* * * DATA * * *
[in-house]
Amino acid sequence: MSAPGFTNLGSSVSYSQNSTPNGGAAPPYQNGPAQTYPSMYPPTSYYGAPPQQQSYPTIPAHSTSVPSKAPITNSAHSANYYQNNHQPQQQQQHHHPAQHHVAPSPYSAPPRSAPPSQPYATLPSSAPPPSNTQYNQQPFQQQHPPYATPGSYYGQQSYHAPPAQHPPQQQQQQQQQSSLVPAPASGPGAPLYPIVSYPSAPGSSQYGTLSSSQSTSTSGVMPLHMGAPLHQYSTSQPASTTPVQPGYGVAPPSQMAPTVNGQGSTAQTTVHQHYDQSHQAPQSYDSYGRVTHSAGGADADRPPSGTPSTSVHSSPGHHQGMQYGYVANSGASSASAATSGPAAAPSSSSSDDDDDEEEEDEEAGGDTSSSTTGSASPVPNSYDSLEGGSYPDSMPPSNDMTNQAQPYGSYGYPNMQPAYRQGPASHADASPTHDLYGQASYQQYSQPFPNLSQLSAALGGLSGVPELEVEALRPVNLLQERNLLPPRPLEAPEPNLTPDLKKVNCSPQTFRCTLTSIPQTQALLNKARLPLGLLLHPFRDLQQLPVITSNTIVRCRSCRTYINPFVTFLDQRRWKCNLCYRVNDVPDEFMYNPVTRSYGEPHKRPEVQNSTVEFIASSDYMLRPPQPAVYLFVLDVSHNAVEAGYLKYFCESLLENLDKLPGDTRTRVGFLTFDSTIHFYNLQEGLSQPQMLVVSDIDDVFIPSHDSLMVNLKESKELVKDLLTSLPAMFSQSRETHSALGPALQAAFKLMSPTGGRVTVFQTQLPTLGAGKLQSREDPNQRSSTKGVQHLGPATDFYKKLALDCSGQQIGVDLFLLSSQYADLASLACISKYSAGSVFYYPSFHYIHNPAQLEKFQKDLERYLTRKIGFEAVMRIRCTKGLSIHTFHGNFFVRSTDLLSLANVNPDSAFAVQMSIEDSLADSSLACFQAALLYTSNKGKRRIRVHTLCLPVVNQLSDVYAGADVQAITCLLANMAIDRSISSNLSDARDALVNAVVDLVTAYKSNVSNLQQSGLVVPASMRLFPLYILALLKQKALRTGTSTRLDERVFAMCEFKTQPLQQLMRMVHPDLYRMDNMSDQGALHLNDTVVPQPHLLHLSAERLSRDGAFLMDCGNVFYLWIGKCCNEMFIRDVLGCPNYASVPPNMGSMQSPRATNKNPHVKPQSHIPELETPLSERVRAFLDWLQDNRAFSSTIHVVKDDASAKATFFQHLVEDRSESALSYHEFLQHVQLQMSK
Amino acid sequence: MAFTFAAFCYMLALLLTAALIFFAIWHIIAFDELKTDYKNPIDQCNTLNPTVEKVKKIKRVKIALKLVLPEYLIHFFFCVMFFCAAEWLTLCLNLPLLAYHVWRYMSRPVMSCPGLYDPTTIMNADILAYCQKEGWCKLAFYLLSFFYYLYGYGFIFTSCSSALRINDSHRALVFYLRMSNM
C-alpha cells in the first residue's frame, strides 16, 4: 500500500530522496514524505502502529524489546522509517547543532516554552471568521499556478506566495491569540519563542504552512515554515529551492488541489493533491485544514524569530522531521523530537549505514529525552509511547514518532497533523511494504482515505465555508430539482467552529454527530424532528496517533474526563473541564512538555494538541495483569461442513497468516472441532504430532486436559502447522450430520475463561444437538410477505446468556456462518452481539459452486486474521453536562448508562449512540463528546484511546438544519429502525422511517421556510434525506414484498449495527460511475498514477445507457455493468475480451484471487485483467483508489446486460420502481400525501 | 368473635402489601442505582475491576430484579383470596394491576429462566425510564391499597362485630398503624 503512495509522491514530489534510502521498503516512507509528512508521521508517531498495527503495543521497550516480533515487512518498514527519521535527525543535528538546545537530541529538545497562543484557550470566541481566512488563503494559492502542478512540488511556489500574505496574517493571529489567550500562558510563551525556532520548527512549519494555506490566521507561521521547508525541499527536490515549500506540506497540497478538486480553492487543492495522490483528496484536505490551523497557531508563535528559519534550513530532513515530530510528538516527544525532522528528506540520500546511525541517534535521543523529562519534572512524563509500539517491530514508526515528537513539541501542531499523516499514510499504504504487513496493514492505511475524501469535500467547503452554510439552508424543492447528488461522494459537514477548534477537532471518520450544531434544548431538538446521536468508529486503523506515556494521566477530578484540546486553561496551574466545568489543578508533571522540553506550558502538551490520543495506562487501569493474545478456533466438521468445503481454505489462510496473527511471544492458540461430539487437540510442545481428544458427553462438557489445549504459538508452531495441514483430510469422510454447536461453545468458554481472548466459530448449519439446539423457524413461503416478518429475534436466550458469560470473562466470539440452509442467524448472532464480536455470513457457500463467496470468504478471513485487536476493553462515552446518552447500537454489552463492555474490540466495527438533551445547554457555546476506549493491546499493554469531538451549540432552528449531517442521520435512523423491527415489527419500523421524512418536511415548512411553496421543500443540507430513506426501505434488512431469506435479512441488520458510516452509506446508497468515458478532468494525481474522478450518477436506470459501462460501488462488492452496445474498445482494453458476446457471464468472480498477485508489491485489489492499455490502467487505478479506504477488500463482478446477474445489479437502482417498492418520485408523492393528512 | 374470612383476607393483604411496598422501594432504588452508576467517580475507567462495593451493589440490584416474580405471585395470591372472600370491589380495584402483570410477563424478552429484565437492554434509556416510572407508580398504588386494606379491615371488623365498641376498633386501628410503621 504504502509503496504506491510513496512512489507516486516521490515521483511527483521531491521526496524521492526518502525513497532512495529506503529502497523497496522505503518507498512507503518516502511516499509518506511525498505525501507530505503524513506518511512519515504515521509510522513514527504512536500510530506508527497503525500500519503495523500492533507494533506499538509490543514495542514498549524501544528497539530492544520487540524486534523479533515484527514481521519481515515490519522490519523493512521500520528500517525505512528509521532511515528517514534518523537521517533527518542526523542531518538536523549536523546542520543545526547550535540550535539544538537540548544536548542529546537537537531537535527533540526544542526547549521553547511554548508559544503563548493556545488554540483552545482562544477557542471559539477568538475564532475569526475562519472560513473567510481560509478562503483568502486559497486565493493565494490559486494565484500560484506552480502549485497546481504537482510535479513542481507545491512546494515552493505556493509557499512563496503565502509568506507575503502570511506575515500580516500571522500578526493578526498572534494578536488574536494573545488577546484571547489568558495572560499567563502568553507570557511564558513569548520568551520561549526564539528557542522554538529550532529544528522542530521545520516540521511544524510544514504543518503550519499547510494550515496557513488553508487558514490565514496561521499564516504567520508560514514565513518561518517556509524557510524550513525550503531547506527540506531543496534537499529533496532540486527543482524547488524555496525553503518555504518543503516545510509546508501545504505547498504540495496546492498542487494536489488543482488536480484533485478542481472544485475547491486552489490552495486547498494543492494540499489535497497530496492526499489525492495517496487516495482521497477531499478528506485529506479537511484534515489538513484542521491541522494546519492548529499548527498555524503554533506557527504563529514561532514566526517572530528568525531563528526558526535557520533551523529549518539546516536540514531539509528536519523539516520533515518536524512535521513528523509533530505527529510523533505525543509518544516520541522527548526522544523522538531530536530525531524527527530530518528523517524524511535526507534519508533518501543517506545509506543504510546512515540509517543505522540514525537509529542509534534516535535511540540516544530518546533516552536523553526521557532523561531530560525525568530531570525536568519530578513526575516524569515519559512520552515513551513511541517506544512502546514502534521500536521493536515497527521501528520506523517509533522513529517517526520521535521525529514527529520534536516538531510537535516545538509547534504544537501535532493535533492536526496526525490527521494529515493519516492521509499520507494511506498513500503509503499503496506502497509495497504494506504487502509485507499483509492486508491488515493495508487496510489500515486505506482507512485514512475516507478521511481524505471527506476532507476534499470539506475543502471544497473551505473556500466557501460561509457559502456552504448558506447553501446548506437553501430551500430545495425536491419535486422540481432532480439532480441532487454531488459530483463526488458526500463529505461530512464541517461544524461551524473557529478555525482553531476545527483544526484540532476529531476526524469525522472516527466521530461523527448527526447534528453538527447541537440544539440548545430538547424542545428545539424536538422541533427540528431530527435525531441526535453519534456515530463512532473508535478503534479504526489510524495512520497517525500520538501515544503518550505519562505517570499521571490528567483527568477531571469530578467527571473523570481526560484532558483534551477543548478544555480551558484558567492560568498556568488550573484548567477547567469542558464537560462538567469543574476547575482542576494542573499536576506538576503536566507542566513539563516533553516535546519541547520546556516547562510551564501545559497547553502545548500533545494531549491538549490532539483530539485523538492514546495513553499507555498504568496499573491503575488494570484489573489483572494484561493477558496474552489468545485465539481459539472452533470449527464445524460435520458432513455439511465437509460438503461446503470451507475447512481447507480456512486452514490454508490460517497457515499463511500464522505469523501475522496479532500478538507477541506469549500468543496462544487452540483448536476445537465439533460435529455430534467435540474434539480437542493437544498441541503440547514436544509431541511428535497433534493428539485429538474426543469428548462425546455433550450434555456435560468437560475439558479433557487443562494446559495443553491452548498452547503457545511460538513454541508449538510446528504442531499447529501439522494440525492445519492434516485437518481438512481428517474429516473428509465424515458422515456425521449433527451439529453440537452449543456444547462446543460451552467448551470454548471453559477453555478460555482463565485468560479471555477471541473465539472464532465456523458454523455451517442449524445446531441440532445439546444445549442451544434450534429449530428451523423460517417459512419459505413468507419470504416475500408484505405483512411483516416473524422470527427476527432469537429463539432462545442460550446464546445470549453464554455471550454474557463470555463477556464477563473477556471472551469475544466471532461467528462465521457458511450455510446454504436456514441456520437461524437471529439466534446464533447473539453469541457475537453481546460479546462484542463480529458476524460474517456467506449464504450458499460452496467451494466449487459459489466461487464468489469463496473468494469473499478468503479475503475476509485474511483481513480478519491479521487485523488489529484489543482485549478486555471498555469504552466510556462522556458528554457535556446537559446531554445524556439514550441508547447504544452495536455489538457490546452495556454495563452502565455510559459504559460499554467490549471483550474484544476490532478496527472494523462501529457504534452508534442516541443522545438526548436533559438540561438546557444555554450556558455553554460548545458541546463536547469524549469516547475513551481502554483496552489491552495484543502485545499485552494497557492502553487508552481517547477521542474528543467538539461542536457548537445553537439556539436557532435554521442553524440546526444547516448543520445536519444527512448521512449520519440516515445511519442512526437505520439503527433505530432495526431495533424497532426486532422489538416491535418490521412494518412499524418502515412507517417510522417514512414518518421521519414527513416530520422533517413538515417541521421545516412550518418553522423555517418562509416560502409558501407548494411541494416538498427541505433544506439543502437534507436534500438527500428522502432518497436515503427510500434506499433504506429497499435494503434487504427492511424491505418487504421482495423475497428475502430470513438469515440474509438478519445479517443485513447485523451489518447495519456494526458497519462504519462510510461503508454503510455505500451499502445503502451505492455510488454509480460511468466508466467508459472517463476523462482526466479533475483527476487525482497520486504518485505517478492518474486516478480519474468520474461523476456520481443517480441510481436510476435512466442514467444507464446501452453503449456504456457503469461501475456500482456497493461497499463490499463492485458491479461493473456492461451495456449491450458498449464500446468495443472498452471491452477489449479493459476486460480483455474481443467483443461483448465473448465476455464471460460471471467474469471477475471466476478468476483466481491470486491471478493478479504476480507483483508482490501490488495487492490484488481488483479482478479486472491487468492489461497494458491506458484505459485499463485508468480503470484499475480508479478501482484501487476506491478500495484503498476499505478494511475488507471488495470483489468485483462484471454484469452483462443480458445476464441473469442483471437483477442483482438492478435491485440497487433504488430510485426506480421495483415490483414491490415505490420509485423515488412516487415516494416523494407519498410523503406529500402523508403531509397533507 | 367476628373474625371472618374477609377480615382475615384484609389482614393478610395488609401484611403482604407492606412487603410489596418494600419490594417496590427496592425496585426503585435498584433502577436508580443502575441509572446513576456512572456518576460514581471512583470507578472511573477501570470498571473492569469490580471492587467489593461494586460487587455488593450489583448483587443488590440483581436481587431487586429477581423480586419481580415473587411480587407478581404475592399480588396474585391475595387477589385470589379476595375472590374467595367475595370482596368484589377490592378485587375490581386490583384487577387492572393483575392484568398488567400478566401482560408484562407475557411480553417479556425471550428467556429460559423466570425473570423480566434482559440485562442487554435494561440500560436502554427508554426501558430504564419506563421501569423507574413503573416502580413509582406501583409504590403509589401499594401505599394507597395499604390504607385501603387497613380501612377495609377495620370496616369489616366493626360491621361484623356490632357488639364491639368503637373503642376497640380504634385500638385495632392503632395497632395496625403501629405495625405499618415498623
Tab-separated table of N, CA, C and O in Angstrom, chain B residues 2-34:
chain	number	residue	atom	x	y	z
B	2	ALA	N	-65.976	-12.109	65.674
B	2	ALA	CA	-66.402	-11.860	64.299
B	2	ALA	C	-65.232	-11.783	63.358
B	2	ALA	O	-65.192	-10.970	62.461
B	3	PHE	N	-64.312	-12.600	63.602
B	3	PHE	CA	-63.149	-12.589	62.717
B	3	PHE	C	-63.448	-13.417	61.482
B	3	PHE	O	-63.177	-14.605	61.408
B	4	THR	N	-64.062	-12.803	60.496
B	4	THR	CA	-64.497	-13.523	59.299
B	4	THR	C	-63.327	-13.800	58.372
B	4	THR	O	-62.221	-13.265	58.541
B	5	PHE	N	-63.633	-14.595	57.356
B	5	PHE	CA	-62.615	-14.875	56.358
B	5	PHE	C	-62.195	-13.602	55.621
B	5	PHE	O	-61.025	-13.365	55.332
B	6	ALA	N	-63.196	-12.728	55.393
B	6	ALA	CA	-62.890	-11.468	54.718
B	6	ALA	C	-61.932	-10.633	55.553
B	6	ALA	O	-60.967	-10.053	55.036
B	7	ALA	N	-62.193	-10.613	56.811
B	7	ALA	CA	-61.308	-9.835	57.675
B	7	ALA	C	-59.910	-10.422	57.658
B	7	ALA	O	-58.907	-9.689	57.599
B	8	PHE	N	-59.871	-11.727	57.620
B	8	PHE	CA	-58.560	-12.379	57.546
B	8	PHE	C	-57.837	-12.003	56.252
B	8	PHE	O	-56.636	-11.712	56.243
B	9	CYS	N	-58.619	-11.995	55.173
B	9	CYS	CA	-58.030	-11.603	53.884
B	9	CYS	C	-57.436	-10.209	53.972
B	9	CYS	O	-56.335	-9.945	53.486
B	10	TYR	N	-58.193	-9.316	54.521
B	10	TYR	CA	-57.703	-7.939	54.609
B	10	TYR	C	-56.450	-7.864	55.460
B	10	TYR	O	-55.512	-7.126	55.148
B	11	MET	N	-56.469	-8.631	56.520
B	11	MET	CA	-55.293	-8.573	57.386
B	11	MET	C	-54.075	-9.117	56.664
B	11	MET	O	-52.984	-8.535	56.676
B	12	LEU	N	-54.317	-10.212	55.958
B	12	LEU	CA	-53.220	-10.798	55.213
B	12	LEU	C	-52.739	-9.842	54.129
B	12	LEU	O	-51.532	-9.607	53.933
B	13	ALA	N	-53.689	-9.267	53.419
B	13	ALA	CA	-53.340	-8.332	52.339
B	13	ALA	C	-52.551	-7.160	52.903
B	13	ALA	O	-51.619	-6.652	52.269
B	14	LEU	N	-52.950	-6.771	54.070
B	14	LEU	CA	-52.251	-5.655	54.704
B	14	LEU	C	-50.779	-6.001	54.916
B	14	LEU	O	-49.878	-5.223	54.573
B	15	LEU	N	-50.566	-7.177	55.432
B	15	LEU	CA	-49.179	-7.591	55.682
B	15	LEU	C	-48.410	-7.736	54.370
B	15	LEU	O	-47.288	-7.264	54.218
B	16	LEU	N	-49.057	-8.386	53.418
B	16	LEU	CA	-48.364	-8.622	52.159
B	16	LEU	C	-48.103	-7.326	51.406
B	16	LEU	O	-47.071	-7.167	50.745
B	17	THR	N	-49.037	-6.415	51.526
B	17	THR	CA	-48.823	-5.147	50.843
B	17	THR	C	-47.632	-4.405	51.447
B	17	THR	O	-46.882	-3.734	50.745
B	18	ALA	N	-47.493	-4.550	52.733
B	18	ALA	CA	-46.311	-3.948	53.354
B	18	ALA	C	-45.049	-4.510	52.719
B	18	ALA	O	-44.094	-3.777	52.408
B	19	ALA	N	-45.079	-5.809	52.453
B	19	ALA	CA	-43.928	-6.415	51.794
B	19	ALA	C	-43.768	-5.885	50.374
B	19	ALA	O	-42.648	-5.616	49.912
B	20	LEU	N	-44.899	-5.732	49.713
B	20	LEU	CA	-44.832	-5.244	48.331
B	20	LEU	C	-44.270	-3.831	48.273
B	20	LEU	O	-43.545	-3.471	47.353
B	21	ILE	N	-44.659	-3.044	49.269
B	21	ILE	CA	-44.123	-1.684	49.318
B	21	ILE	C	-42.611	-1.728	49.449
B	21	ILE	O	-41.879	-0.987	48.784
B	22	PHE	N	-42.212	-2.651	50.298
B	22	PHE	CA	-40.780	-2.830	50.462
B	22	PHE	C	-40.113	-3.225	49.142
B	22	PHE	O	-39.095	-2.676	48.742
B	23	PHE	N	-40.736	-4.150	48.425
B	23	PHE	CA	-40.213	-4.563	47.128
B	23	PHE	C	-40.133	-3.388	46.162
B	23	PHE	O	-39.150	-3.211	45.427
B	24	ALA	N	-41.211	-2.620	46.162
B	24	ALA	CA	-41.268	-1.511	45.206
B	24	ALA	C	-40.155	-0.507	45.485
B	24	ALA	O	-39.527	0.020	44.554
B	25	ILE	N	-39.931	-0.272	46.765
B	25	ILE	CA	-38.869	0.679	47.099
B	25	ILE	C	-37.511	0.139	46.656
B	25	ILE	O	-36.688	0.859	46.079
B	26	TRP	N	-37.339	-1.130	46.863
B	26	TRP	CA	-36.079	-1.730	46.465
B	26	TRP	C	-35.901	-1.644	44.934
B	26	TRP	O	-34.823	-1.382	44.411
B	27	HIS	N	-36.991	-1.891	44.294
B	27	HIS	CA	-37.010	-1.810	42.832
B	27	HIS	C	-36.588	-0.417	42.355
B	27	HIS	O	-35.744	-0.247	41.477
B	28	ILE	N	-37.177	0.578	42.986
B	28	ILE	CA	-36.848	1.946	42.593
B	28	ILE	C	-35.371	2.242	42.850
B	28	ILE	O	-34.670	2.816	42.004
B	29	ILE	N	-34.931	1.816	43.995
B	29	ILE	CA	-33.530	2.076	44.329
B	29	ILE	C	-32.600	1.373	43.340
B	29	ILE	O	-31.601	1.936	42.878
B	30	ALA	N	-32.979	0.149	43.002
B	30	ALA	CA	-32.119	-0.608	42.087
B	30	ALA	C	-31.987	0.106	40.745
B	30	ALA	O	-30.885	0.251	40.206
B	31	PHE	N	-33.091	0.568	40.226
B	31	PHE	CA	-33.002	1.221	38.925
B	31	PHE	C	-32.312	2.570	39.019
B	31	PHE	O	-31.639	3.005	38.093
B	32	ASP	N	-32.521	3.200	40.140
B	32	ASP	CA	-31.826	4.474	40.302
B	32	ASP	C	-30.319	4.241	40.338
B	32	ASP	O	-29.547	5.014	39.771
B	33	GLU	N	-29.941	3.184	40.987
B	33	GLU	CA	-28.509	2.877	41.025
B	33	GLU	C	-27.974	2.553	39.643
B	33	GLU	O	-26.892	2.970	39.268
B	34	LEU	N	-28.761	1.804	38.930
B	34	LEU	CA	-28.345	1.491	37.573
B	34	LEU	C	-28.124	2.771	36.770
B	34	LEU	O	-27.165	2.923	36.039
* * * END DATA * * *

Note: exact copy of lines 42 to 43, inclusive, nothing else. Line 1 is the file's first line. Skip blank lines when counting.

B	10	TYR	O	-55.512	-7.126	55.148
B	11	MET	N	-56.469	-8.631	56.520